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Econintersect: Every day our editors collect the most interesting things they find from around the internet and present a summary "reading list" which will include very brief summaries (and sometimes longer ones) of why each item has gotten our attention. Suggestions from readers for "reading list" items are gratefully reviewed, although sometimes space limits the number included.
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Fox News Has Most Trusted Coverage (Poll, Quinnipiac University) FOX News offers the most trusted network and cable news coverage, 29 percent of American voters say, when asked to compare the major TV news outlets in a Quinnipiac University National poll released today. But when network news is examined on a case-by-case basis, FOX drops in the ratings. Local televison news is by far the most trusted when "trust somewhat" is included and all networks other than Fox are "trusted somewhat" significantly more than Fox. But when it comes to "trust a great deal" only local news and CNN are close to Fox. The details:
Articles about events, conflicts and disease around the world
Profits up, investment down: why it matters for low pay (James S. Meadway, New Economics Foundation) Over the past ten years profits for UK corporations have risen by 2/3 but wages have scarcely budged and have fallen by about 8% since 2007. Meadway says the stagnant wages is reflecting the low level of investment of the record profits. Consumer spending has risen but that has been at the expense of higher hiousehold debt. Meadway says a day rckonign is coming where corporations start investing for the future or economic contraction will set in as the tapped-out consumer starts to fade from retail markets.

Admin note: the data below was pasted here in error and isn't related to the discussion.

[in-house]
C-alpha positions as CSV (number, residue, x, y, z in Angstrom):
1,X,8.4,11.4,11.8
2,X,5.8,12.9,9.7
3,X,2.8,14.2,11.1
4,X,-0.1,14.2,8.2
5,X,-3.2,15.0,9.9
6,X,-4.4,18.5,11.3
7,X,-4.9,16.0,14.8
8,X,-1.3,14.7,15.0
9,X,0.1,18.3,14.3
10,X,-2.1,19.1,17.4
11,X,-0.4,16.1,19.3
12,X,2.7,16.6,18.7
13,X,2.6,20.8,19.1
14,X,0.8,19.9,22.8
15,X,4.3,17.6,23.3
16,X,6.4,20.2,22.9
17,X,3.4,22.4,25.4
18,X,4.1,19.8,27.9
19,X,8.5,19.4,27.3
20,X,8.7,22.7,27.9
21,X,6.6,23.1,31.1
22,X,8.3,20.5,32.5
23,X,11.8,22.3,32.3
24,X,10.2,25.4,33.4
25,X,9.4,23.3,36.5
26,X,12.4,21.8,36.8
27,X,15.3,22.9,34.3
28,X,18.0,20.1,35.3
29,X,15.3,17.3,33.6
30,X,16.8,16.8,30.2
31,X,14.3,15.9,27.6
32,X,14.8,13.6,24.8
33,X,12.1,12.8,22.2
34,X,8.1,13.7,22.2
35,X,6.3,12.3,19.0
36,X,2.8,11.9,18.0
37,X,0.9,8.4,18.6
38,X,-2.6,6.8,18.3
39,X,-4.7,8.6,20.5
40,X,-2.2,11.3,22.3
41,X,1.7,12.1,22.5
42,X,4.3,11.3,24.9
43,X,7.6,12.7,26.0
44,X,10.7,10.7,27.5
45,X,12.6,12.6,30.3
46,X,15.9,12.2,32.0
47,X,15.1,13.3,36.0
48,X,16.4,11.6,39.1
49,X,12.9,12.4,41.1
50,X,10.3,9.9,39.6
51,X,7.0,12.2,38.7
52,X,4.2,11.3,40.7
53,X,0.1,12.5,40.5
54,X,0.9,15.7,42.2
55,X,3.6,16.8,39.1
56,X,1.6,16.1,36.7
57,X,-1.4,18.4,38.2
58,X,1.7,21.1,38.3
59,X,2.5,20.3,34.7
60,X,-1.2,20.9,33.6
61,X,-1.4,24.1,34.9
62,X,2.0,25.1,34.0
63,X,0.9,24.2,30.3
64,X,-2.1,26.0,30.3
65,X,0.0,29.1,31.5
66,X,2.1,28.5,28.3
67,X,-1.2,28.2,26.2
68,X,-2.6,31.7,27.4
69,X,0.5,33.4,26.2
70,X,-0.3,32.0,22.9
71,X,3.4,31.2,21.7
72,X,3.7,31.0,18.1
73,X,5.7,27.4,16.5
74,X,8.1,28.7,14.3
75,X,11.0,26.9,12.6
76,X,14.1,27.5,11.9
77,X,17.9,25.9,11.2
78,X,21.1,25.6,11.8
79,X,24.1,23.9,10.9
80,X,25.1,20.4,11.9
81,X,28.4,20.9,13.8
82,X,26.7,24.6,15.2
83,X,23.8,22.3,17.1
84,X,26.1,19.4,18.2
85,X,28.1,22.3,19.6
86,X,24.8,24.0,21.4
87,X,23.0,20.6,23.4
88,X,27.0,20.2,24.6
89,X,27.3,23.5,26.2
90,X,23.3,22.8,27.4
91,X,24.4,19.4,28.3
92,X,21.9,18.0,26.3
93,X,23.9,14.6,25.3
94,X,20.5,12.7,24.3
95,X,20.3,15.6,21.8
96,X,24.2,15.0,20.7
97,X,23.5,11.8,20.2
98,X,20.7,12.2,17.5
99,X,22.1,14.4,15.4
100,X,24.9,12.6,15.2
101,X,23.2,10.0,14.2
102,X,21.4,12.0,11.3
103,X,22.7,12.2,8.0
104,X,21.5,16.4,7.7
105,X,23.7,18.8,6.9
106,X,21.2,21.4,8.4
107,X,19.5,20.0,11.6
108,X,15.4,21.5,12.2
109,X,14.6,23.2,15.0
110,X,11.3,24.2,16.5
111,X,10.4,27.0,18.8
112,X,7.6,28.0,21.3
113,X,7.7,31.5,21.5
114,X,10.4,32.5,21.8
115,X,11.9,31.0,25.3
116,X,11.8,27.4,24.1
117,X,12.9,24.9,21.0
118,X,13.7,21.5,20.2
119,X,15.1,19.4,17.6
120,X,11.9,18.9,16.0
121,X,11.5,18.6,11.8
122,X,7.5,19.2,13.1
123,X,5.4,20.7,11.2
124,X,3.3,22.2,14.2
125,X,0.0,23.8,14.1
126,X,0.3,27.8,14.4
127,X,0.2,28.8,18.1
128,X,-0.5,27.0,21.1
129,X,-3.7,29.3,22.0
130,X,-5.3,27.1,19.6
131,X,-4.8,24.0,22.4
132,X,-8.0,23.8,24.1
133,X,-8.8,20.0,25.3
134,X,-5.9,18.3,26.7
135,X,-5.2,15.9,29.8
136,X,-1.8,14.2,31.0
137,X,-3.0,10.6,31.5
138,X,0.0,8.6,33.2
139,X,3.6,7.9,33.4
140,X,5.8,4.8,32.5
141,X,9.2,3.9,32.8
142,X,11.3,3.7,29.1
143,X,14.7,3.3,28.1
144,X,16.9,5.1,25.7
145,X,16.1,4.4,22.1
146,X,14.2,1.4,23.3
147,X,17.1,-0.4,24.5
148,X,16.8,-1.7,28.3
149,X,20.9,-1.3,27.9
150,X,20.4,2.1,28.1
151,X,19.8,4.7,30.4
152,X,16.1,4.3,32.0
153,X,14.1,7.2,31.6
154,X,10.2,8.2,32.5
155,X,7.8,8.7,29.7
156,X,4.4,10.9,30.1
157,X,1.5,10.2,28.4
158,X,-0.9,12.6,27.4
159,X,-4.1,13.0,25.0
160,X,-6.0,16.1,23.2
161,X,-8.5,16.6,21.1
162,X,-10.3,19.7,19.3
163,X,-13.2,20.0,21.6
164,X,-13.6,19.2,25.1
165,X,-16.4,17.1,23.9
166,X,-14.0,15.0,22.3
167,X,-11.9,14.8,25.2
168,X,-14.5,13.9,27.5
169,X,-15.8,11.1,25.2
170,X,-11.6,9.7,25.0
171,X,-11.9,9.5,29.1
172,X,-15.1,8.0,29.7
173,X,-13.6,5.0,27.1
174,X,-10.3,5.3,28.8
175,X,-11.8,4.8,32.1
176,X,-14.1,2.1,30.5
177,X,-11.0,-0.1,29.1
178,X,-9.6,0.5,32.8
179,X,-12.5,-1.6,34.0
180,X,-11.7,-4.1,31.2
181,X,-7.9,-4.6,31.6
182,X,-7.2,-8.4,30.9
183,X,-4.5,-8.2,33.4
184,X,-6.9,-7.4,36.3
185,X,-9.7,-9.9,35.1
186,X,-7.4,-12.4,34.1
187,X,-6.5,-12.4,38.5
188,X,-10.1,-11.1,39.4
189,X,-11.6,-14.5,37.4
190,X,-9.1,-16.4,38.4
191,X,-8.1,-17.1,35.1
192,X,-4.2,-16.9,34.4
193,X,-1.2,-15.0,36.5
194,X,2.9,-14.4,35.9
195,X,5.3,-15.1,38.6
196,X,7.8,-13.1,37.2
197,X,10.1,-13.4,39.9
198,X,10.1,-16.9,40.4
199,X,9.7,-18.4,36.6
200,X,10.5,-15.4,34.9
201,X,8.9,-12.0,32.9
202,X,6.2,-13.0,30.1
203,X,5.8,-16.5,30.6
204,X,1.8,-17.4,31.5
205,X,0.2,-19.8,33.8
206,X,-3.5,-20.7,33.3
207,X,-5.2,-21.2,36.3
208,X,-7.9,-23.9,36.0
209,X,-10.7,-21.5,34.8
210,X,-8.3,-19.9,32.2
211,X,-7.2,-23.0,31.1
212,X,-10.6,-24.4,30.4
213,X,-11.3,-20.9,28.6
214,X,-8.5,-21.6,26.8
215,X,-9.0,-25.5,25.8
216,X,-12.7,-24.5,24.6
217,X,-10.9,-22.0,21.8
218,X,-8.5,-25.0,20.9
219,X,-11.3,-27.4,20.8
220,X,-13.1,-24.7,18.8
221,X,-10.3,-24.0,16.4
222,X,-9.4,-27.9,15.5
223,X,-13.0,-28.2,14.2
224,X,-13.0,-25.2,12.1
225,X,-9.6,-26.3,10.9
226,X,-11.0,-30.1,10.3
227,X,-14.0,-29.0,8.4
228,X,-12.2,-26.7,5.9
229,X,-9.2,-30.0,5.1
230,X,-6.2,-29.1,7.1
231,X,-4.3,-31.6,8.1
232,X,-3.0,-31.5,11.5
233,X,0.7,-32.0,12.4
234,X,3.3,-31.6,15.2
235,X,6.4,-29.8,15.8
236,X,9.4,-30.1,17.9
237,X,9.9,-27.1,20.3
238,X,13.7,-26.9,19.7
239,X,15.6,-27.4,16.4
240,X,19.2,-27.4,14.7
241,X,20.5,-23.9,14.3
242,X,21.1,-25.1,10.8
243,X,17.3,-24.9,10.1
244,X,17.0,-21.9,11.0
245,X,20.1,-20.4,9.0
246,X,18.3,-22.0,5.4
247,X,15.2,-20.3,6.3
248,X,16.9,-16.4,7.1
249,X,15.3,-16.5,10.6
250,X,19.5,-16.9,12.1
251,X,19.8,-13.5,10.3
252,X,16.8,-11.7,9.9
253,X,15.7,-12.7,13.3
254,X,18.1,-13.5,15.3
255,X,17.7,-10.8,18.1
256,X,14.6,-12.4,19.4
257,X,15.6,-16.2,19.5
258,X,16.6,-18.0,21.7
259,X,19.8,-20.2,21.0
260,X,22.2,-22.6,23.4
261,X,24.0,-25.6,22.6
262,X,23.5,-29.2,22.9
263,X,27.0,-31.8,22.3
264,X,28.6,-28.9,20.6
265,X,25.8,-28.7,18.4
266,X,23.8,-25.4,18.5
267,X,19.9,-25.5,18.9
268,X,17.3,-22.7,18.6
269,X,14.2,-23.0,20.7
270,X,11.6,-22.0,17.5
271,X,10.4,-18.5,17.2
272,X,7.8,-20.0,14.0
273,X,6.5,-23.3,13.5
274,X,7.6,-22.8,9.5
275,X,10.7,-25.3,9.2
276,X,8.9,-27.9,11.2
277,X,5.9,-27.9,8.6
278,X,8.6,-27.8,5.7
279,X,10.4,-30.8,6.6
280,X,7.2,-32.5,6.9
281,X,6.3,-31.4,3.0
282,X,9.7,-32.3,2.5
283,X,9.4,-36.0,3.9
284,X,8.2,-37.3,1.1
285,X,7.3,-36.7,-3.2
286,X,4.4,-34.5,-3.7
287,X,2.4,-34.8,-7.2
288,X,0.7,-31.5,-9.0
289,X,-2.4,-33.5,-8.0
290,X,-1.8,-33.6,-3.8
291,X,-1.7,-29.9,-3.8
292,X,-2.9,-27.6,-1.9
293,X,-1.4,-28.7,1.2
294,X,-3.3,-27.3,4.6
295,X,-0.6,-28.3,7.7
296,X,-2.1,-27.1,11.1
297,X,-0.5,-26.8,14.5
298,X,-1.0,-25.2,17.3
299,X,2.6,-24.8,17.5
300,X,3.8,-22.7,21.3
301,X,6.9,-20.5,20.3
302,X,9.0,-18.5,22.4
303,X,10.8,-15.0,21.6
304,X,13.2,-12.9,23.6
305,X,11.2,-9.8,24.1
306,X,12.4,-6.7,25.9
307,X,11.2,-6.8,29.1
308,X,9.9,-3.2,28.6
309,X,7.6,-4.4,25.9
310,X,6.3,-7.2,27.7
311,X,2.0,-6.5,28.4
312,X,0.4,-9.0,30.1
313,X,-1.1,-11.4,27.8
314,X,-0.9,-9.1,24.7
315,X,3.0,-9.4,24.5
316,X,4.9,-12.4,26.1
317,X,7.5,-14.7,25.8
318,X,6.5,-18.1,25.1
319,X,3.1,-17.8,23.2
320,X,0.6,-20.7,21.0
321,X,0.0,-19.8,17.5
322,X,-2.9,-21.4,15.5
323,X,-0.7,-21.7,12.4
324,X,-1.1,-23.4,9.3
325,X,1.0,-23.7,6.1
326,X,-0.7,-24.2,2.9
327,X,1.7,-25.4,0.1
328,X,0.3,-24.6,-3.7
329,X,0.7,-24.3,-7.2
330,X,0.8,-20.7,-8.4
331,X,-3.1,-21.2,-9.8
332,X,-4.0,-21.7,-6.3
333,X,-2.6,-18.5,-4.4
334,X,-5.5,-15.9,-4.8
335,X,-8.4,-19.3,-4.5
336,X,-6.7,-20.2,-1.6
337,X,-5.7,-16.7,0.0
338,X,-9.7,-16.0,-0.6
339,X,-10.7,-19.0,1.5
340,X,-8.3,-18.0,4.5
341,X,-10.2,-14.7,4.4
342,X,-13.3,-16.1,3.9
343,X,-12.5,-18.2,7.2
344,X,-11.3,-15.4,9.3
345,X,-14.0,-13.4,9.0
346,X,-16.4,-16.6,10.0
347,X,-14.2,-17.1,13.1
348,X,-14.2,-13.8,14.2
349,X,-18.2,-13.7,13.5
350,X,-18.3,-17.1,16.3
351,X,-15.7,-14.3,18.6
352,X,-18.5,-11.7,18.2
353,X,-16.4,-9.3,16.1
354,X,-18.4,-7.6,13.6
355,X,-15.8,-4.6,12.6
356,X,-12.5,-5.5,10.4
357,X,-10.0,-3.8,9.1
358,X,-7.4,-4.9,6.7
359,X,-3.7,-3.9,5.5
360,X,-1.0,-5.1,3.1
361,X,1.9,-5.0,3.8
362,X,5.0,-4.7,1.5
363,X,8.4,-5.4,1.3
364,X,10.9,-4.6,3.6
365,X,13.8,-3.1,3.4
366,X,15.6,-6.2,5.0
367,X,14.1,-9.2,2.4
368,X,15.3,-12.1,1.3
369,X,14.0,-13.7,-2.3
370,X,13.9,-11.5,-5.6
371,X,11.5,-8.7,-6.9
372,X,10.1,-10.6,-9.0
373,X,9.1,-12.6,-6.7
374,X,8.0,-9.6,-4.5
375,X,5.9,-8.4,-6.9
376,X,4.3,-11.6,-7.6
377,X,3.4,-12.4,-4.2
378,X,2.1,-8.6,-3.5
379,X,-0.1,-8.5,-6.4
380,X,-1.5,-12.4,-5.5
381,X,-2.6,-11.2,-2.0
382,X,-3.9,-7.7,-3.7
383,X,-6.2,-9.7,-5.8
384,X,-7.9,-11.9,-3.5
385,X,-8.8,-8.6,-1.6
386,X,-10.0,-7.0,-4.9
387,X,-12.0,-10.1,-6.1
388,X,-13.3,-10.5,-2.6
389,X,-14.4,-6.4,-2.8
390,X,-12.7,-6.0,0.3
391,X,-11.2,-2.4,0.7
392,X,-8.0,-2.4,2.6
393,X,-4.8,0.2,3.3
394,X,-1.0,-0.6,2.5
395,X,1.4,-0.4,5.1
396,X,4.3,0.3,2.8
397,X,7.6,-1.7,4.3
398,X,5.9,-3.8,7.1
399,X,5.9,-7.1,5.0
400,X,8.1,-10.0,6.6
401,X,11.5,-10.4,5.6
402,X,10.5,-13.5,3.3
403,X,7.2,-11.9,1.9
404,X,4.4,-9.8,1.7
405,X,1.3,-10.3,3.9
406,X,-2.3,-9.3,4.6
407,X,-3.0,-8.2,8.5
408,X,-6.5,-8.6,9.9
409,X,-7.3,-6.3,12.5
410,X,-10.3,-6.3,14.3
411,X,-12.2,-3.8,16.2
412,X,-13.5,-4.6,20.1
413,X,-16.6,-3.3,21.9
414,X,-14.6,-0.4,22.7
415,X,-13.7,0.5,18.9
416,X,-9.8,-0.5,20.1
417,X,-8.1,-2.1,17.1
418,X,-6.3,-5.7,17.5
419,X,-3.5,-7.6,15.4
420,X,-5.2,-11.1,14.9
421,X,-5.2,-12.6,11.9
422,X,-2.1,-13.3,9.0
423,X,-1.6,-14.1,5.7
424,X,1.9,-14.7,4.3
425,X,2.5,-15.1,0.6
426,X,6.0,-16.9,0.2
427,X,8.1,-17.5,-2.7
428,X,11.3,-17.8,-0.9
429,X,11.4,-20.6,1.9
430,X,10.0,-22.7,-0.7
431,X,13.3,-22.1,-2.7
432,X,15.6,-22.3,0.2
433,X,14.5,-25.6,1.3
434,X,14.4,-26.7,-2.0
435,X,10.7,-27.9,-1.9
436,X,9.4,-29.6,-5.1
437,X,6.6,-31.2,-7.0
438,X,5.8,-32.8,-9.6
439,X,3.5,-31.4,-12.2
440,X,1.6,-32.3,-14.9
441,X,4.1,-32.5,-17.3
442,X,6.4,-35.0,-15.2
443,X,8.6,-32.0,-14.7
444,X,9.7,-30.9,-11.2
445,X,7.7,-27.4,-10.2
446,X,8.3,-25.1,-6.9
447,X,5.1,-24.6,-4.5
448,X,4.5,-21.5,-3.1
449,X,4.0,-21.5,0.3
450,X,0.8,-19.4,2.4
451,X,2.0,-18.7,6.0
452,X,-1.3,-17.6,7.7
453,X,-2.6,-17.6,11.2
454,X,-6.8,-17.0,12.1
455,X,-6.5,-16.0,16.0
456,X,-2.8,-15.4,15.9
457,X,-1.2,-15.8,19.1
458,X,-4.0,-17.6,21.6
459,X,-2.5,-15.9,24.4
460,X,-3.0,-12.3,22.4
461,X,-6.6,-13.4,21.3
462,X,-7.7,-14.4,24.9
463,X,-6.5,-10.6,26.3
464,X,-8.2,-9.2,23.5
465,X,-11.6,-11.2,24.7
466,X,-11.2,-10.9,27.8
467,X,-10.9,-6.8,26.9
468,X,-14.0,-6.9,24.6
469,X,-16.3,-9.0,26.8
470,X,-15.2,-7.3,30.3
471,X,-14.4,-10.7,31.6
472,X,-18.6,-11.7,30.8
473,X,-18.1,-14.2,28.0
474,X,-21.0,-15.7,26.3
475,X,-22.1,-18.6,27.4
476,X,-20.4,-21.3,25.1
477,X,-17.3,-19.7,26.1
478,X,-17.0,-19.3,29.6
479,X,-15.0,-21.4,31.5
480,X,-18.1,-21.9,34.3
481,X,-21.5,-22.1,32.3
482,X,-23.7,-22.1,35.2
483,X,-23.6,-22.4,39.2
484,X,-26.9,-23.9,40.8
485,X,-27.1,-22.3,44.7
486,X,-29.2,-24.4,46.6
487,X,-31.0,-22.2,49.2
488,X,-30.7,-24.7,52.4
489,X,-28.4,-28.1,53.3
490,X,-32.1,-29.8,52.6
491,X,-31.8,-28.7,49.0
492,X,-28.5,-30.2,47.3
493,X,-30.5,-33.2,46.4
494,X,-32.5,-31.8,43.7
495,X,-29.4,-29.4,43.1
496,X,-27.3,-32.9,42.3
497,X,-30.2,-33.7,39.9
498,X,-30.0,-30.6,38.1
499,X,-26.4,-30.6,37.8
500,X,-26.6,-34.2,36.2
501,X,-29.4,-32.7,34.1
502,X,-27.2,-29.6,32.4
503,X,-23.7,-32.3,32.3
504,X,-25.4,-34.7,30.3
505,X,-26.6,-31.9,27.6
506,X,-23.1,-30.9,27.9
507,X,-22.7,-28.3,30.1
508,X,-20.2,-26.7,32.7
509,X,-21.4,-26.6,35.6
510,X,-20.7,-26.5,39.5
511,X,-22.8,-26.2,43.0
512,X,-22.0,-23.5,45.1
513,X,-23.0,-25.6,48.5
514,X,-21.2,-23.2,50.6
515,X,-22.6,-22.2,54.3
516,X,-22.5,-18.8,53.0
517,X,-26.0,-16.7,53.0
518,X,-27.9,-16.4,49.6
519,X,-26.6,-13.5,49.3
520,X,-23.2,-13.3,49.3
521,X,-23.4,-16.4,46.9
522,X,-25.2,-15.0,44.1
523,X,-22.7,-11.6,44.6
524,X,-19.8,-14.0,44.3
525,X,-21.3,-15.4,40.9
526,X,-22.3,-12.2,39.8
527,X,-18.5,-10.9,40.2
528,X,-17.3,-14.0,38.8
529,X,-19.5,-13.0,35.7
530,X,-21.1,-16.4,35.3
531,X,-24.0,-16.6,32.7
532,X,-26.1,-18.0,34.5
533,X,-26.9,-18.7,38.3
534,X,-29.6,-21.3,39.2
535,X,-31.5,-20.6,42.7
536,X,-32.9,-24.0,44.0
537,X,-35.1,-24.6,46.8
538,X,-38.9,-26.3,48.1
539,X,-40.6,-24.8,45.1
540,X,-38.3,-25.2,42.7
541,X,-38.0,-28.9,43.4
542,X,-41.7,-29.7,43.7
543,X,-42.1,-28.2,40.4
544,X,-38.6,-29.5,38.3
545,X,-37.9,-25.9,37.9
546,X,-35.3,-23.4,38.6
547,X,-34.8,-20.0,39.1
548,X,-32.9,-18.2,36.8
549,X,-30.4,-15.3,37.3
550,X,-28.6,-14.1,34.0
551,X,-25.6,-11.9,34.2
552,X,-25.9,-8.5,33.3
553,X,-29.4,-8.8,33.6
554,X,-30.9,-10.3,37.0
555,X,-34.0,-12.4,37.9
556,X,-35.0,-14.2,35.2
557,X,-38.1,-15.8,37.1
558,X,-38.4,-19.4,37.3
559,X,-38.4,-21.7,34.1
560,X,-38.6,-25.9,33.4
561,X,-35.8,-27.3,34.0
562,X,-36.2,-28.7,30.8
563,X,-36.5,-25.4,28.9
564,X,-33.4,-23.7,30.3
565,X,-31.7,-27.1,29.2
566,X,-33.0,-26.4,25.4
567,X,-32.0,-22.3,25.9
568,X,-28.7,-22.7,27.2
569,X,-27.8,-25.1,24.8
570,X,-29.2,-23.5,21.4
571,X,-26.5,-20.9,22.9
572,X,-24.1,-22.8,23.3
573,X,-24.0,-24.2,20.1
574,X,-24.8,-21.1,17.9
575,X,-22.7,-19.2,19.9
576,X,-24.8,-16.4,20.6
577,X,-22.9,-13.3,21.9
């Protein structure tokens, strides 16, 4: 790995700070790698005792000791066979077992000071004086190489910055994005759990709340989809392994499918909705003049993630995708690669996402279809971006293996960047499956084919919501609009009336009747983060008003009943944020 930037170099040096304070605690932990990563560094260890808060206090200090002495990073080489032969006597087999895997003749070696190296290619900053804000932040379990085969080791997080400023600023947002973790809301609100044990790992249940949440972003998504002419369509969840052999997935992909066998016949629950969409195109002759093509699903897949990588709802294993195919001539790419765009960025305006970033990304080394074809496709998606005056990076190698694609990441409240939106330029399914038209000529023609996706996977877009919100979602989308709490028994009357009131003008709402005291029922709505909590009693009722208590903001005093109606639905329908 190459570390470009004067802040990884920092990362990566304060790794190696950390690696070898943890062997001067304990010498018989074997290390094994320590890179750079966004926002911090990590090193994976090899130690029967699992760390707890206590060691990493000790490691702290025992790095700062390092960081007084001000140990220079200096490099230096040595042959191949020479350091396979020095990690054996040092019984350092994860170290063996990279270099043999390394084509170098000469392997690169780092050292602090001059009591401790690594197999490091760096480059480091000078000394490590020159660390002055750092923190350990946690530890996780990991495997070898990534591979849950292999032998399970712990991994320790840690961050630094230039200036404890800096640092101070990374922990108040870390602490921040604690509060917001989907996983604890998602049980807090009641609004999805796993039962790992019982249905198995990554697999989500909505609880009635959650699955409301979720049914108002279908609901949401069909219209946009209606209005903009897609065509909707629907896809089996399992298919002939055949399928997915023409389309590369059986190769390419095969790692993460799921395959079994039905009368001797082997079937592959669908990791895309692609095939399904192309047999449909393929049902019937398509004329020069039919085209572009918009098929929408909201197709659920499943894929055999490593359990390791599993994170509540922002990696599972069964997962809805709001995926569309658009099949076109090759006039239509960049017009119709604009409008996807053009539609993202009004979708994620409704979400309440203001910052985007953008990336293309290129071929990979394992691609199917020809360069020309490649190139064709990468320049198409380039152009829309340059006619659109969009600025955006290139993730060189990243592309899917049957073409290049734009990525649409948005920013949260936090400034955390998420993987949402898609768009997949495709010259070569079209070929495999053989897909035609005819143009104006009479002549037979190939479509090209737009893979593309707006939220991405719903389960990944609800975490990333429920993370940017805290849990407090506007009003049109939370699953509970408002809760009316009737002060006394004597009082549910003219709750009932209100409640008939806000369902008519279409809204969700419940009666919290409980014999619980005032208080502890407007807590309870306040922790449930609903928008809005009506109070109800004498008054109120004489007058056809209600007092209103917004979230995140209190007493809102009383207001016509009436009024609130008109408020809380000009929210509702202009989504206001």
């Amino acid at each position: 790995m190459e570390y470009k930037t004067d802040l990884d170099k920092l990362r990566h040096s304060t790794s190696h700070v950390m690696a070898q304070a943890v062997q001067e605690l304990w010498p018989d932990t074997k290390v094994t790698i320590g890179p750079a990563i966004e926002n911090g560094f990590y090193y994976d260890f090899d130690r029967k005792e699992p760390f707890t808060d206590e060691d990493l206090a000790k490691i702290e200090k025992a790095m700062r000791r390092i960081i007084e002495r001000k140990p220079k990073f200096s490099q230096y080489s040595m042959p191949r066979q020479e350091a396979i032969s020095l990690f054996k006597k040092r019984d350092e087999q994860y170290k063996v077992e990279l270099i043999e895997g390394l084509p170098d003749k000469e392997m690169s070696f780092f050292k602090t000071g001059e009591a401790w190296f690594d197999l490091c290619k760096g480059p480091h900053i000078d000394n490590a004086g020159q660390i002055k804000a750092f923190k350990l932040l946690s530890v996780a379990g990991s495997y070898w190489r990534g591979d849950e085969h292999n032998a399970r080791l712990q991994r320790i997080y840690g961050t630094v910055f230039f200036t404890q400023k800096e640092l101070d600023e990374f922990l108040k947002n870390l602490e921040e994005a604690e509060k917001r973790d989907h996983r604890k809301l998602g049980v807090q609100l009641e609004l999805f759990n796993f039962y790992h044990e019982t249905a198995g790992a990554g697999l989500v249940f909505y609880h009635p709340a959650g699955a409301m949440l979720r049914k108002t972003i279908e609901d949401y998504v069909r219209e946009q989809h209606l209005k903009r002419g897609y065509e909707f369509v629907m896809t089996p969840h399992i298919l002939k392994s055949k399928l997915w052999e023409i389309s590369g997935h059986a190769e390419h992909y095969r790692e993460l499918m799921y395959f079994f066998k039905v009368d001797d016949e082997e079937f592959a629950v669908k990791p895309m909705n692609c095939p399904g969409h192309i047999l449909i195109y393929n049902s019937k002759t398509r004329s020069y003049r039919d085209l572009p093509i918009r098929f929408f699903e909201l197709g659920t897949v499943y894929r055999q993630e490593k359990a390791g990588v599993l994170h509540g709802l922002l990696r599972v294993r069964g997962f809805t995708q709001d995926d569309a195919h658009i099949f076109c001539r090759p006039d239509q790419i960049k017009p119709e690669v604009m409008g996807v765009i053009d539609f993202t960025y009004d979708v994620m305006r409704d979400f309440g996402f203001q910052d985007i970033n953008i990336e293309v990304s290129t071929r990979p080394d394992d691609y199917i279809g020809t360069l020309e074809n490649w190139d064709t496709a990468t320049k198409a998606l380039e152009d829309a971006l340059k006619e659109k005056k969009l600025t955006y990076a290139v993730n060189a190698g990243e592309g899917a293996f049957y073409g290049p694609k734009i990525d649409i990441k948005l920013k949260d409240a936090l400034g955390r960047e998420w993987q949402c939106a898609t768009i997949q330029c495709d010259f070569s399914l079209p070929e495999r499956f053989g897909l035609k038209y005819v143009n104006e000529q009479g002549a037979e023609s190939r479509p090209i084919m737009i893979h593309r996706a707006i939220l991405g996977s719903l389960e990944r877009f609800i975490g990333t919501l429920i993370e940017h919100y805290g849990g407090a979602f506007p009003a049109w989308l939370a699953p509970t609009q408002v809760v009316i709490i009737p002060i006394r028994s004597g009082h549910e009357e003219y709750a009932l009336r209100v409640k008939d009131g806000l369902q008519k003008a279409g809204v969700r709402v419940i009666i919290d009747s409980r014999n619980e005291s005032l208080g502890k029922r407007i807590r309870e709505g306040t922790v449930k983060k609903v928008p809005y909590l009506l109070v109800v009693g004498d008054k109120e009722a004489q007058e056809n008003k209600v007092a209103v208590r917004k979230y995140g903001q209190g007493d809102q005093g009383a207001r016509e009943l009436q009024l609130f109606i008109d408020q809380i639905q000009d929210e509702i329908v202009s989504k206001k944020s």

British productivity is a national disgrace (Jremy Warner, The Telegraph) The UK has productivity about 20% below the G& average and 40% below the U.S. The problem has been particularly evident since the Great Financial Crisis. Warner says the government is primarily to blame by over-regulating and providing tax incentives for employing inefficient labor rather investing for high efficiency (read that as automation). He also suggests that the absence of a healthy finance sector resource to fund investment may also share the blame.
Liquidity evaporates in China as 'fiscal cliff' nears (The Telegraph) Iteresting point in this article: A number of Asian housing markets are folloiwing a path similar to the U.S. housing bubble. Only Singapore and Korea appwae to be "non-bubblific".
Chinese emissions from fossil fuel use fell in 2014 (GreenPeace) Why did China's carbon footprint get smaller in 2014? It's simple: They burned less coal.
Other Economics and Business Items of Note and Miscellanea
Record Flows Into Muni ETFs Persist Amid Warning ’15 Will Hurt (Financial Advisor) Individuals this year have added about $1 billion to ETFs that purchase state and local bonds, the fastest annual start since the funds started in 2007. See Bloomberg.
Volatility draws billions into oil funds (Reuters) Investors are playing with fire, pouring money into highly leveraged plays on the price of oil. One fund, VelocityShares 3X Long Crude ETN, has seen its net assets rocket to $698.4 million at the end of February from $1.6 million at the end of July last year. Fund amplifies daily market swings of up to 5% to higher levels.
Follow Buffett Out Of Exxon Mobil? Not A Chance (Seeking Alpha)
Investors Not Flocking To China Bond ETFs (Financial Advisor) China has the third largest fixed income market in the world and have much higher interest rates than the U.S. and Japan, but ETFs launched last year for Chinese debt are failing to attract buyers.
Foreign Bonds Present Opportunities (ThinkAdvisor) T. Rowe Price bond managers are warning that investors should lower their expectations for U.S. bond performance in 2015 but look to opportunities abroad.
Spring Is Coming, and These 20 Markets Are Heating Up (realtor.com)
Advancing Cajun culture comes down to economics (The Advertiser)
Did Venus Have Carbon Dioxide Oceans? (Scientific American) Venus may not always have been very hot and corrosive. Simulations suggest Venus could have once harbored seas of supercritical carbon dioxide.
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